309; Charles Elliott, Delineation of Roman Catholicism, b. 2, ch. 12;
The Catholic Encyclopedia, vol. 12, art. “Purgatory.”
Page 59. [Return to Pages:
Indulgences. —For a detailed history of the doctrine of indulgences see Mandell
Creighton, A History of the Papacy from The Great Schism to the Sack
of Rome (London: Longmans, Green and Co., 1911), vol. 5, pp. 56-64, 71; W.
H. Kent, “Indulgences,” The Catholic Encyclopedia, vol. 7, pp. 783-789;
H. C. Lea, A History of Auricular Confession and Indulgences in the Latin
Church (Philadelphia: Lea Brothers and Co., 1896); Thomas M. Lindsay, A
History of the Reformation (New York; Charles Scribner’s Sons, 1917), vol.
1, pp. 216-227; Albert Henry Newman, A Manual of Church History
(Philadelphia: The American Baptist Publication Society, 1953), vol. 2, pp. 53,
54, 62; Leopold Ranke, History of the Reformation in Germany (2d London
ed., 1845), translated by Sarah Austin, vol. 1, pp. 331, 335-337, 343-346;
Preserved Smith, The Age of the Reformation (New York: Henry Holt and
Company, 1920), pp. 23-25, 66.
On the practical outworkings of the doctrine of indulgences during the
period of the Reformation see a paper by Dr. H. C. Lea, entitled, “Indulgences
in Spain,” published in Papers of the American Society of Church History,
vol. 1, pp. 129-171. Of the value of this historical sidelight Dr. Lea says in
his opening paragraph: “Unvexed by the controversy which raged between Luther
and Dr. Eck and Silvester Prierias, Spain continued tranquilly to follow in the
old and beaten path, and furnishes us with the incontestable official documents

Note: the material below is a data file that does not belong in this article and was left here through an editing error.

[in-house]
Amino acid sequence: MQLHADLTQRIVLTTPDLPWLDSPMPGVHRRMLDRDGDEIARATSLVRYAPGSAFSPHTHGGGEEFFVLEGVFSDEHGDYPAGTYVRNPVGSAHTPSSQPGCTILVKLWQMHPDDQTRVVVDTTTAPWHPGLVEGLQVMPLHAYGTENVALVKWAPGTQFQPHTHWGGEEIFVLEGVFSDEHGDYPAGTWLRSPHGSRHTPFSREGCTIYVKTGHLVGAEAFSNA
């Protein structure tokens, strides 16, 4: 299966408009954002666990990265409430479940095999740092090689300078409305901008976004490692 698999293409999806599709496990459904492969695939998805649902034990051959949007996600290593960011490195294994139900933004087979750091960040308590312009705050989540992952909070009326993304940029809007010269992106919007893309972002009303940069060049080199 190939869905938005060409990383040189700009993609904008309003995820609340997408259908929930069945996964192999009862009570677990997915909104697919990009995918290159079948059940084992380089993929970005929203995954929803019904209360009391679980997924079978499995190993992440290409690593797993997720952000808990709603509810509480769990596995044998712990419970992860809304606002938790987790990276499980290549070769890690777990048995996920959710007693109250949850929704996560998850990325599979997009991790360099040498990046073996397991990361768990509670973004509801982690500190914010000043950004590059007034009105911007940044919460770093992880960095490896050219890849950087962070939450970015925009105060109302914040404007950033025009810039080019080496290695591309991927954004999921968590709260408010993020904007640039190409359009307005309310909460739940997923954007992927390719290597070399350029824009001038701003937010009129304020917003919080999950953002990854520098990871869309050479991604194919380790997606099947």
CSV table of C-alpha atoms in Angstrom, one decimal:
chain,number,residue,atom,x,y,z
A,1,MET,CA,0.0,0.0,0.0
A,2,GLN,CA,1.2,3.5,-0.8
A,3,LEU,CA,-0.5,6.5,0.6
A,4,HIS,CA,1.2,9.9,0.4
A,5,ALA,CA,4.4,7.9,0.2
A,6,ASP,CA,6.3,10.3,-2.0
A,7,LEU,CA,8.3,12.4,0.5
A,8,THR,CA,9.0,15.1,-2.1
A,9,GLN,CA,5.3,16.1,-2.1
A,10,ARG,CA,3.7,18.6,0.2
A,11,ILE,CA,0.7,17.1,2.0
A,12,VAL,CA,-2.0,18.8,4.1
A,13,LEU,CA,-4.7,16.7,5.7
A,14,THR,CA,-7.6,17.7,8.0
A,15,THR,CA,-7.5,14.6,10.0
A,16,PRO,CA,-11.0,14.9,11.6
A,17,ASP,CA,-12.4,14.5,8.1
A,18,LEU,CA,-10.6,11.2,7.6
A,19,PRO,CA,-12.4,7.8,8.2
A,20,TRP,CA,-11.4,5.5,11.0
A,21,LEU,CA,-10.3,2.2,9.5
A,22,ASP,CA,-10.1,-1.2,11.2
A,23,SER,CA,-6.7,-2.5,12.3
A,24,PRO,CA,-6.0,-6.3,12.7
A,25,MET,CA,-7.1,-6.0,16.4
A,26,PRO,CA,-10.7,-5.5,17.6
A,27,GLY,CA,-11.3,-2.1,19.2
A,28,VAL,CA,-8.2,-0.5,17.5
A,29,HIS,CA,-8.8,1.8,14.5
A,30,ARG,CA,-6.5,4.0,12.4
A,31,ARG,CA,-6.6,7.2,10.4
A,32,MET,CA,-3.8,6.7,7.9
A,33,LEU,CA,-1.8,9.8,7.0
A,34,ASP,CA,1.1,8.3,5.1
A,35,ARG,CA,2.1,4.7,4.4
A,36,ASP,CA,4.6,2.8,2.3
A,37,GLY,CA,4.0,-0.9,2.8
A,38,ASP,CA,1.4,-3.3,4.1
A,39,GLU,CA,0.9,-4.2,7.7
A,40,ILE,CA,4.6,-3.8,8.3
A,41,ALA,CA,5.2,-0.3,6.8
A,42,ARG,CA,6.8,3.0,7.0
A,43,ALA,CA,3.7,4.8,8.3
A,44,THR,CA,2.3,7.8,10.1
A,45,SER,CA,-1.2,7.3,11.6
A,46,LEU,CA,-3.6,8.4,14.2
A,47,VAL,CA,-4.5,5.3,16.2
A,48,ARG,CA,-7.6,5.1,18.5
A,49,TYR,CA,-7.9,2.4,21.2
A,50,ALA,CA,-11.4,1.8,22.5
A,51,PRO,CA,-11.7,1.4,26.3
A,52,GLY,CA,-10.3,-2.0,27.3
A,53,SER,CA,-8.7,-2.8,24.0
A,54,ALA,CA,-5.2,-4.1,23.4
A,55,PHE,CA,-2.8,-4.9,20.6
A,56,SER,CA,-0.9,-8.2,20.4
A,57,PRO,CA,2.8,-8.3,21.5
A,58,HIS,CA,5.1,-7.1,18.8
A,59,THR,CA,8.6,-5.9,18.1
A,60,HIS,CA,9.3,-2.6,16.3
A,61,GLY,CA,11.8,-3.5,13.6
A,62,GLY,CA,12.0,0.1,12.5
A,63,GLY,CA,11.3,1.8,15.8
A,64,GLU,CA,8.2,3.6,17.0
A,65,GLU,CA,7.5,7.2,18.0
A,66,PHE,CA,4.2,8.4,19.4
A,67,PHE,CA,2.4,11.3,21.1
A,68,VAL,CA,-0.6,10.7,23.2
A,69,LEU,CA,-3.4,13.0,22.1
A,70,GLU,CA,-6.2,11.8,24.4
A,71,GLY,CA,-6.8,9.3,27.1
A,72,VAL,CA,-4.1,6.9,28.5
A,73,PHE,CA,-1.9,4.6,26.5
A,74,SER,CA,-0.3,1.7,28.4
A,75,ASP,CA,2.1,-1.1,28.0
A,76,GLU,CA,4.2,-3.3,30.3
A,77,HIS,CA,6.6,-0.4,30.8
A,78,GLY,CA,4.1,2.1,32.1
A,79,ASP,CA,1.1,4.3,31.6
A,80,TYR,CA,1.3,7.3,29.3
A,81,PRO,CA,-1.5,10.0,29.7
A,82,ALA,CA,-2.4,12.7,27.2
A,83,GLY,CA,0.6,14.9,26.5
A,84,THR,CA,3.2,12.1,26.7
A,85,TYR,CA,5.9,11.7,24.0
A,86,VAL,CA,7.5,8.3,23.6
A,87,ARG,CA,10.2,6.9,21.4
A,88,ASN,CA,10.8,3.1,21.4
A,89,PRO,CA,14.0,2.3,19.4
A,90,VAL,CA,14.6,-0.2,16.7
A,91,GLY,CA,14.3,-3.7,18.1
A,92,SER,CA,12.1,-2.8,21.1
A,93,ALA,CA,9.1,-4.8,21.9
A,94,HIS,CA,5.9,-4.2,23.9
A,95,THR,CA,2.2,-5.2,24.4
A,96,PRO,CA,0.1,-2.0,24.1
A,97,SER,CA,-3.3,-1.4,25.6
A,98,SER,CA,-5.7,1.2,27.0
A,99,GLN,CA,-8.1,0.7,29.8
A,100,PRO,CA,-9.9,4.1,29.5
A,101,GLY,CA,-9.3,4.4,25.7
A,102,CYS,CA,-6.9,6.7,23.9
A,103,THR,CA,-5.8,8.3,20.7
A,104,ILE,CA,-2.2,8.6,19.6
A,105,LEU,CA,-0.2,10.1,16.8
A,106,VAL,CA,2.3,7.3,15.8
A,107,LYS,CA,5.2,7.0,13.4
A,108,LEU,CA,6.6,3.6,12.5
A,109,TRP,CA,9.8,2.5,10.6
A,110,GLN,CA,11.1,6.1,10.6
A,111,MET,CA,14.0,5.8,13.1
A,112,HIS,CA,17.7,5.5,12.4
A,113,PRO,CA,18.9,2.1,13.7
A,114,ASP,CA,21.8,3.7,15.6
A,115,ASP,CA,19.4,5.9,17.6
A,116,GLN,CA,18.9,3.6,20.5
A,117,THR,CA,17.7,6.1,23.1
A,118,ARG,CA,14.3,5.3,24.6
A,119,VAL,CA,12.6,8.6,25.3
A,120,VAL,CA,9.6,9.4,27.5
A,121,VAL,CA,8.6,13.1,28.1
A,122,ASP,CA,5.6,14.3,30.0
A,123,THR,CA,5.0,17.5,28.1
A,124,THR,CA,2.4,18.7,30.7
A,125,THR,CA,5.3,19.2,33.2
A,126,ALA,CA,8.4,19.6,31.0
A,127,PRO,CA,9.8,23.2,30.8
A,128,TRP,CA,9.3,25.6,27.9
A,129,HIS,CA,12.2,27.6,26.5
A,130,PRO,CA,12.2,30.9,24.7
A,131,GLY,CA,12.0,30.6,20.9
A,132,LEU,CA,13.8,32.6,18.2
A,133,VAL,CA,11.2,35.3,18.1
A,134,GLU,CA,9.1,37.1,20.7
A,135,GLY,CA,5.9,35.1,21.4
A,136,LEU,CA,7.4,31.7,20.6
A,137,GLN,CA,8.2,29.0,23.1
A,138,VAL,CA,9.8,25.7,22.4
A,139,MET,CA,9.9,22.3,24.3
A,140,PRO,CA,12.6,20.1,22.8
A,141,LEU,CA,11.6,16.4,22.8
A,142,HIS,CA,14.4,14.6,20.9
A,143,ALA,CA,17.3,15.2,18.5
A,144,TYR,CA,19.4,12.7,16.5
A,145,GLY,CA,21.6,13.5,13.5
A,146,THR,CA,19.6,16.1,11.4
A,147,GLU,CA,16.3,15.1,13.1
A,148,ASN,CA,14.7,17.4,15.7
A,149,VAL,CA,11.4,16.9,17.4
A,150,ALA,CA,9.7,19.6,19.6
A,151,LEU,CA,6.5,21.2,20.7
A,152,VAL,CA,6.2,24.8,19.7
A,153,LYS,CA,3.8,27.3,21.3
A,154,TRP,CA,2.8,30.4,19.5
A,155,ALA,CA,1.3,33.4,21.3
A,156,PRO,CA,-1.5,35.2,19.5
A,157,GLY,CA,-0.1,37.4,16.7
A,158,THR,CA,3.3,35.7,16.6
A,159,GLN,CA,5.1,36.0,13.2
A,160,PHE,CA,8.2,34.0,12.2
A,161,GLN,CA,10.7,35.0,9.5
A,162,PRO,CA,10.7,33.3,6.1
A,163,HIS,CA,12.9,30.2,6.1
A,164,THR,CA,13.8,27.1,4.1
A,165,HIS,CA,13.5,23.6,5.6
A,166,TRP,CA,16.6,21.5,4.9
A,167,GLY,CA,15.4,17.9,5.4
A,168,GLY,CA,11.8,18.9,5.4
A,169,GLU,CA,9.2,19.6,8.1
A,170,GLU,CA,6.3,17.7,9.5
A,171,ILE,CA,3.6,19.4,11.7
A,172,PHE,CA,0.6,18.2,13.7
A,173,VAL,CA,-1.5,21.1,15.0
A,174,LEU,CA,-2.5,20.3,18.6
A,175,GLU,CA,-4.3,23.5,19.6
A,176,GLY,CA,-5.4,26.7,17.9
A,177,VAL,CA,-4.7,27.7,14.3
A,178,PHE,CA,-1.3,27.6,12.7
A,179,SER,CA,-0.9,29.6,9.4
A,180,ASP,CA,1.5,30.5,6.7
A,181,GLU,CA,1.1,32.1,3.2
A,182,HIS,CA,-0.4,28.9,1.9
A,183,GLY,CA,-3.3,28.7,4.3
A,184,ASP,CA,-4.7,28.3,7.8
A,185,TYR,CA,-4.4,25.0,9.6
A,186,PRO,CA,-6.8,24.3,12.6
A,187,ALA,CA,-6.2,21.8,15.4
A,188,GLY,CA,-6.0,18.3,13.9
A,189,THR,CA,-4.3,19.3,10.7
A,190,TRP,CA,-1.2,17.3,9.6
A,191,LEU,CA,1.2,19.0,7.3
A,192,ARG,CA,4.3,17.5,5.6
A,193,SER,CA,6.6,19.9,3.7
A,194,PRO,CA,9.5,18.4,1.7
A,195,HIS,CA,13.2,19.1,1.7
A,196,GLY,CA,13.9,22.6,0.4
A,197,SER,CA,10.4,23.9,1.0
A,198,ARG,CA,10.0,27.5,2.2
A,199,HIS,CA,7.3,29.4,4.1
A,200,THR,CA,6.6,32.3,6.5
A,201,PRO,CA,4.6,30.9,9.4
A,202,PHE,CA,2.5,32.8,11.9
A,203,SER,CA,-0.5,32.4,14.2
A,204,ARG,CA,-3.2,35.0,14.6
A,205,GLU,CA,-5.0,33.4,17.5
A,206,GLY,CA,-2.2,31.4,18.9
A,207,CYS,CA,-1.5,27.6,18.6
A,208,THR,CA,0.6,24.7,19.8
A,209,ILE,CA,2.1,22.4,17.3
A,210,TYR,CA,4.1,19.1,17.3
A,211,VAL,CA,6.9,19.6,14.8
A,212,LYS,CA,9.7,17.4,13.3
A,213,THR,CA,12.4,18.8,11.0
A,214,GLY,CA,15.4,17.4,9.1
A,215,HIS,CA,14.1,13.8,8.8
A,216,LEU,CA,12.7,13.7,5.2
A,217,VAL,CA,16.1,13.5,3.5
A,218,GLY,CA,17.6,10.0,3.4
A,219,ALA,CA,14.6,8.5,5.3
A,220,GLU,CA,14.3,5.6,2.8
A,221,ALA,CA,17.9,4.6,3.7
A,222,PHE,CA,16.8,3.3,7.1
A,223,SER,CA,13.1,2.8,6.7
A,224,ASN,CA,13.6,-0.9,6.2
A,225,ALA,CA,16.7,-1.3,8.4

which enable us to examine the matter in the pure light of history.”
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Mass. —For the doctrine of the mass as set forth at the Council of Trent see
The Canons and Decrees of the Council of Trent in Philip Schaff, Creeds
of Christendom, vol. 2, pp. 126-139, where both Latin and English texts are
given. See also H. G. Schroeder, Canons and Decrees of the Council of Trent
(St. Louis, Missouri: B. Herder, 1941).
For a discussion of the mass see The Catholic Encyclopedia, vol 5,
art. "Eucharist,” by Joseph Pohle, page 572 ff.; Nikolaus Gihr, Holy
Sacrifice of the Mass, Dogmatically, Liturgically, Ascetically Explained,
12th ed. (St. Louis, Missouri: B. Herder, 1937); Josef Andreas Jungmann, The
Mass of the Roman Rite, Its Origins and Development, translated from the
German by Francis A. Brunner (New York: Benziger Bros., 1951). For the
non-Catholic view, see John Calvin, Institutes of the Christian Religion,
b. 4, chs. 17, 18; and Edward Bouverie Pusey, The Doctrine of the Real
Presence (Oxford, England: John H. Parker, 1855).
Page 65. [Return to Page:
Sabbath Among the Waldenses. —There are writers who have maintained that the
Waldenses made a general practice of observing the seventh-day Sabbath. This
concept arose from sources which in the original Latin describe the Waldenses as
keeping the Dies Dominicalis, or Lord’s day (Sunday), but in which
through a practice which dates from the Reformation, the word for “Sunday” has
been translated “Sabbath.”
But there is historical evidence of some observance of the seventh-day
Sabbath among the Waldenses. A report of an inquisition before whom were brought
some Waldenses of Moravia in the middle of the fifteenth century declares that
among the Waldenses “not a few indeed celebrate the Sabbath with the Jews.”
—Johann Joseph Ignaz von Doellinger, Beitrage zur Sektengeschichte des
Mittelalters (Reports on the History of the Sects of the Middle Ages),
Munich, 1890, 2d pt., p. 661. There can be no question that this source